California dairy farmers ask feds to set milk prices
SACRAMENTO (KGO) -- California dairy farmers are on the brink of bankruptcy, saying the state sets the price of milk too low for them to survive. Not only that, but they say they're also being squeezed by the cost of feeding their cattle. The dairy farmers want the state to step in to save a vital agricultural product that brings in billions of dollars a year.
California's dairy farmers are making some noise about the price the state of California set this summer for milk. They're getting just over $16 per 100 pounds, after asking Food and Agriculture Secretary Karen Ross for a 50 cent increase.
"What was her response? We got six cents, which equals $500 dollars a month for a 1000 cow dairy," Chino dairy farmer Syp Vander Dussen said.
With the drought in parts of the U.S. spiking up the price of corn, cattle feed is very expensive. More than 300 cattle farms in California have already shut down, with more on the verge of closing because the cost to manufacture milk now exceeds what they can sell it for.
"We want to survive, I have four kids," Johnny Tachera said. Nearly all of California dairies are family-owned. Tachera, a Fresno County resident, is a third generation dairy farmer. He says he's at his ropes end, "We have no money left over. We can't do nothing. And the banks won't work with us."
Tachera was part of a group that went to Washington D.C. this week to ask that California be included in a group of states where the federal government sets the price of milk, which is currently at $18 per one hundred weight.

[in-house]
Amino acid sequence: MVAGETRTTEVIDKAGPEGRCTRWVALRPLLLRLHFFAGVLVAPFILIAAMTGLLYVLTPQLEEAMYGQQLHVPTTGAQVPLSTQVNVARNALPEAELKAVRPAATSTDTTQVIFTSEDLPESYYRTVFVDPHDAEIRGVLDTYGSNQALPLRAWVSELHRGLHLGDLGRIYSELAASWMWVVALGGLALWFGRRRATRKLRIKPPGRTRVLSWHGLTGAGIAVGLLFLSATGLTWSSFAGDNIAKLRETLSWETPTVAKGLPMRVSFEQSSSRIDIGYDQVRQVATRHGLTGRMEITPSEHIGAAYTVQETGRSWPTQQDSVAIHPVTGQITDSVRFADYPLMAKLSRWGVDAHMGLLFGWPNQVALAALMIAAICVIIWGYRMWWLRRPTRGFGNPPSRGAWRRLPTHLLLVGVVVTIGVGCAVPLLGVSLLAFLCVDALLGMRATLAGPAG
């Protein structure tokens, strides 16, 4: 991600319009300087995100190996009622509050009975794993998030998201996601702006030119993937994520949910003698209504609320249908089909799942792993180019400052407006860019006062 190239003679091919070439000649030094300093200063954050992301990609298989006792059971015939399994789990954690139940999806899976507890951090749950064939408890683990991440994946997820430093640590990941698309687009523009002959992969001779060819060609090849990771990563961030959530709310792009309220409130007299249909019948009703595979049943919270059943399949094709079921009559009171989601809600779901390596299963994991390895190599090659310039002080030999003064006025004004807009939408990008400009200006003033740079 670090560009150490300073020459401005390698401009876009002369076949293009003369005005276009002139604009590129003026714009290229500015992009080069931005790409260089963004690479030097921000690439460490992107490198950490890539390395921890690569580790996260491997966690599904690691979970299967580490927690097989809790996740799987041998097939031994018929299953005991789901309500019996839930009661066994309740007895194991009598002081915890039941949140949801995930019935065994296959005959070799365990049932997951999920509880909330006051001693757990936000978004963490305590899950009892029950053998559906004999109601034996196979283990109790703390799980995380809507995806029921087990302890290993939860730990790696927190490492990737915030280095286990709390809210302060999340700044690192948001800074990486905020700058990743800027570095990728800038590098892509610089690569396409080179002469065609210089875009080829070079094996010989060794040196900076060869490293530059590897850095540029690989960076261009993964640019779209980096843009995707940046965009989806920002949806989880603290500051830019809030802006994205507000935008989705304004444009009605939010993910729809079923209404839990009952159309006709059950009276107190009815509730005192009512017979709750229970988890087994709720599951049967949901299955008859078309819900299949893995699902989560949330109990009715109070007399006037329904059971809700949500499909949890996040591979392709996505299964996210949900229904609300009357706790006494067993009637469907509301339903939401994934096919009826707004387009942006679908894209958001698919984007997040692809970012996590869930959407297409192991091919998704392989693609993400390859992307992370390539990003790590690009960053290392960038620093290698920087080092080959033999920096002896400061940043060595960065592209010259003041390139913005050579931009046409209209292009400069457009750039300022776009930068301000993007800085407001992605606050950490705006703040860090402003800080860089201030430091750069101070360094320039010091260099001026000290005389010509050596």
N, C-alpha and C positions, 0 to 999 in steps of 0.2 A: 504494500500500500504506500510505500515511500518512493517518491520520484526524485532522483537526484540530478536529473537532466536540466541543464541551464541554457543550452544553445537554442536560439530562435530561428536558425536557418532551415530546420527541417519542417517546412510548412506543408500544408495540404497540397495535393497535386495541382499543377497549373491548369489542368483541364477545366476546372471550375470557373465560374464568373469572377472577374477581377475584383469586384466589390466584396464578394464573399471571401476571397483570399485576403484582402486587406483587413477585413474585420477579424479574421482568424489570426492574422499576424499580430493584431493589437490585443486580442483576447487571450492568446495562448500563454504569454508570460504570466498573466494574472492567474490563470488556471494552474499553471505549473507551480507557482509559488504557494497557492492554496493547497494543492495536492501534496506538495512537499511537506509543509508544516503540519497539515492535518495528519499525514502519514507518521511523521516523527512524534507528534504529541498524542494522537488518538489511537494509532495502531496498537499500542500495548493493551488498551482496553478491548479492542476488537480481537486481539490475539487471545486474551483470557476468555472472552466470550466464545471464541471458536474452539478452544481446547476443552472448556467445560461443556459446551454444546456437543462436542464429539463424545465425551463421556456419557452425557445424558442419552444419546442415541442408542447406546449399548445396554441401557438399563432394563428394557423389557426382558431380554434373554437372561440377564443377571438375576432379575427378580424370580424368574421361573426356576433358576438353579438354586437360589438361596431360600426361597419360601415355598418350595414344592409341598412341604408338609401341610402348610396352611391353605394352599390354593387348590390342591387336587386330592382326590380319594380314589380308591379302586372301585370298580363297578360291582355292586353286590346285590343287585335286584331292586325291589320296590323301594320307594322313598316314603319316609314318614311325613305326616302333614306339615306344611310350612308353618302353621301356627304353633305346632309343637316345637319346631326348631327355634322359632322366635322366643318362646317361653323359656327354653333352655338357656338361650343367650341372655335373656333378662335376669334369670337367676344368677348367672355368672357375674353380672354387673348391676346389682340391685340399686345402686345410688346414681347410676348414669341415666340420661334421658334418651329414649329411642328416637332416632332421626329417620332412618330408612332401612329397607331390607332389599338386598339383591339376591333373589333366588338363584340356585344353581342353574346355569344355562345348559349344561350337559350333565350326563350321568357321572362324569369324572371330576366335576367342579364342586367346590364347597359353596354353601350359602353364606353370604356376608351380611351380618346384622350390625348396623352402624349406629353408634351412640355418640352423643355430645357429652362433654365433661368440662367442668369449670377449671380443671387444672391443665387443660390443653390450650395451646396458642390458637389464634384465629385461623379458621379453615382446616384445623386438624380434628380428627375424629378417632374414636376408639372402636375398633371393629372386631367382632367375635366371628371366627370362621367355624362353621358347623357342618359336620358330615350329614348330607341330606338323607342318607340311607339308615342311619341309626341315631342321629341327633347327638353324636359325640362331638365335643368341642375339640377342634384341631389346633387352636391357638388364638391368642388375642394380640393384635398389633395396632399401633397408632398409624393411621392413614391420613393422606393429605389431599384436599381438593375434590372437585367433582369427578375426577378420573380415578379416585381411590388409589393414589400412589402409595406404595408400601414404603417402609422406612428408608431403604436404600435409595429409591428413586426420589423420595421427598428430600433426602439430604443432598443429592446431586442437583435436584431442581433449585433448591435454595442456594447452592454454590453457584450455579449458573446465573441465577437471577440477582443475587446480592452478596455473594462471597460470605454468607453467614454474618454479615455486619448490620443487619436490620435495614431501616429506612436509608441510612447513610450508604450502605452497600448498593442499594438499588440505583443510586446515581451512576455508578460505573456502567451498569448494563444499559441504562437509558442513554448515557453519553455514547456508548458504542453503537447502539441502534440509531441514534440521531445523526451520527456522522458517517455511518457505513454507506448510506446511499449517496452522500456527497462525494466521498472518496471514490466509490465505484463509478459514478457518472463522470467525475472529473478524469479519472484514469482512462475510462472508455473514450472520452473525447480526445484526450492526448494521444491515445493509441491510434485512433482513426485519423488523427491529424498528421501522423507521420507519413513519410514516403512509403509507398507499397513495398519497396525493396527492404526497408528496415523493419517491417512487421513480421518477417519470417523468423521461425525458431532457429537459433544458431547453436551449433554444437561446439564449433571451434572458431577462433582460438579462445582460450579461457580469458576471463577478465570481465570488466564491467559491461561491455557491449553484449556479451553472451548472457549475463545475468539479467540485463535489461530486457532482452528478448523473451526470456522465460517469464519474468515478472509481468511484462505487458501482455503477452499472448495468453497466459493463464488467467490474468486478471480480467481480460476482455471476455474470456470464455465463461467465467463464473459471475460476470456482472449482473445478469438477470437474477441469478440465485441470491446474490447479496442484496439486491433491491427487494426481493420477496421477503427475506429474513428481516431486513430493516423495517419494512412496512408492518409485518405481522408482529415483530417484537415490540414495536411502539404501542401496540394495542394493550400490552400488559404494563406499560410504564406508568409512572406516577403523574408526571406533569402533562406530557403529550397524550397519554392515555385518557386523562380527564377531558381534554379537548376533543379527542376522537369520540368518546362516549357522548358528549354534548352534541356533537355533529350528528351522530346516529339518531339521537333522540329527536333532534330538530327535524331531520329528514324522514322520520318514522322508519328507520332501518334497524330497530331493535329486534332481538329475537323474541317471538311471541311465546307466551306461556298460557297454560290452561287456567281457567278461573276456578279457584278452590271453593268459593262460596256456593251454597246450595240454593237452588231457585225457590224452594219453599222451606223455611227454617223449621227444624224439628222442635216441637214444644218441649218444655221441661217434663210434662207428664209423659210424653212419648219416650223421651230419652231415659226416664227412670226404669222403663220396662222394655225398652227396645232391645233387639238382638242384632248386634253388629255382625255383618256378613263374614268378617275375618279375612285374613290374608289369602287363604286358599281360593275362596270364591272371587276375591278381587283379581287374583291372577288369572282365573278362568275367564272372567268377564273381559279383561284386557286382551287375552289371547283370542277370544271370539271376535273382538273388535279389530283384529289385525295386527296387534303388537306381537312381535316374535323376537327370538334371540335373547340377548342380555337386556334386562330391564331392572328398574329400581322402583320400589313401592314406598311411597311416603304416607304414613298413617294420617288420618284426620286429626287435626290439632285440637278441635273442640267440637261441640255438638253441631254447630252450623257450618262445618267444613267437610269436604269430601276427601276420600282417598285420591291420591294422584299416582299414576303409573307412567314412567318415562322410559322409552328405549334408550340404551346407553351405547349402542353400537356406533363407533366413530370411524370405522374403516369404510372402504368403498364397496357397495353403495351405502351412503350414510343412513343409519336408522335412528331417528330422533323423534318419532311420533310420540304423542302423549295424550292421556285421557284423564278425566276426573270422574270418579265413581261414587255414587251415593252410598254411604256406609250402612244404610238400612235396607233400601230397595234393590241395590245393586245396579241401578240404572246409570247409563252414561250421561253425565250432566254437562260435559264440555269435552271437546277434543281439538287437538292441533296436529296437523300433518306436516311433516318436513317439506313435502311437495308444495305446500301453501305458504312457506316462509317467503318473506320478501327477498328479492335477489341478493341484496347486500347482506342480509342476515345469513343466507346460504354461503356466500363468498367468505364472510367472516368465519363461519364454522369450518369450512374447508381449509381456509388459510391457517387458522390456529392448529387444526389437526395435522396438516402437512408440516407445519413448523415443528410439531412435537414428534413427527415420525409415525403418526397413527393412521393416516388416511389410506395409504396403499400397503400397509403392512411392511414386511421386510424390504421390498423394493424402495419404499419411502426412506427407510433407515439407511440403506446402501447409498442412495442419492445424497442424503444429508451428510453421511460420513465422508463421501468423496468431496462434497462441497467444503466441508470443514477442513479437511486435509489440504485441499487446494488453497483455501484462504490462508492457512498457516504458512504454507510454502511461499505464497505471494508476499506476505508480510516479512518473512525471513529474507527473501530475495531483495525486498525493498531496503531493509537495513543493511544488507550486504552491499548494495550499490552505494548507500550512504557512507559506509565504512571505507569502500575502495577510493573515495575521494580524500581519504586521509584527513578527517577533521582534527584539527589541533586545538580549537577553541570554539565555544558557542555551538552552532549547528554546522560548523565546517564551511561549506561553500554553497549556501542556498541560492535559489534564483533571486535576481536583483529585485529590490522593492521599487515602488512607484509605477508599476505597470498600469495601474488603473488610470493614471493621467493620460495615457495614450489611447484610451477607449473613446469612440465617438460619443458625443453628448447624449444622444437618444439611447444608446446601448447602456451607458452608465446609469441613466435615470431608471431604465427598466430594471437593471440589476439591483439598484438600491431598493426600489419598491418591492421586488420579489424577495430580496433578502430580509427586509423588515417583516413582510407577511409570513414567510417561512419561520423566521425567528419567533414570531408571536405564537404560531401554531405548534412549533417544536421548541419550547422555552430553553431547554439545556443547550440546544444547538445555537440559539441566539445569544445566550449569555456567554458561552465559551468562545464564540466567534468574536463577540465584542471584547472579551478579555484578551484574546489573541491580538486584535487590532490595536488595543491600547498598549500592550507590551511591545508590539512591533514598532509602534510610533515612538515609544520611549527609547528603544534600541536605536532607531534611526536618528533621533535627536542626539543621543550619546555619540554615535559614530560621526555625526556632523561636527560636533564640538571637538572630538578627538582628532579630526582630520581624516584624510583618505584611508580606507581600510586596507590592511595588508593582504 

"$18 a hundred weight only gets us to break even what our cost of production is," Tachera said. When asked what they really need, he answered, "It'll be nice to get $20."
Since federal approval could take months, the farmers marched to Secretary Ross's office because she has the authority to raise milk prices now. But the protestors were refused at the door.
The agency did say it's aware of the farmers' challenge, but looks at a variety of factors when setting milk prices taking into account the impact on consumers, producers, and processors.
Since long-term problems must be fixed, in a statement Secretary Ross said "... short-term price adjustments may not be an effective approach."
For now, some farmers are selling cows to slaughterhouses to buy feed for the rest of the herd. Others are growing grapes, almonds, or other crops to pay for feed.
sacramento, white house, food, agriculture, fresno, politics, nannette miranda
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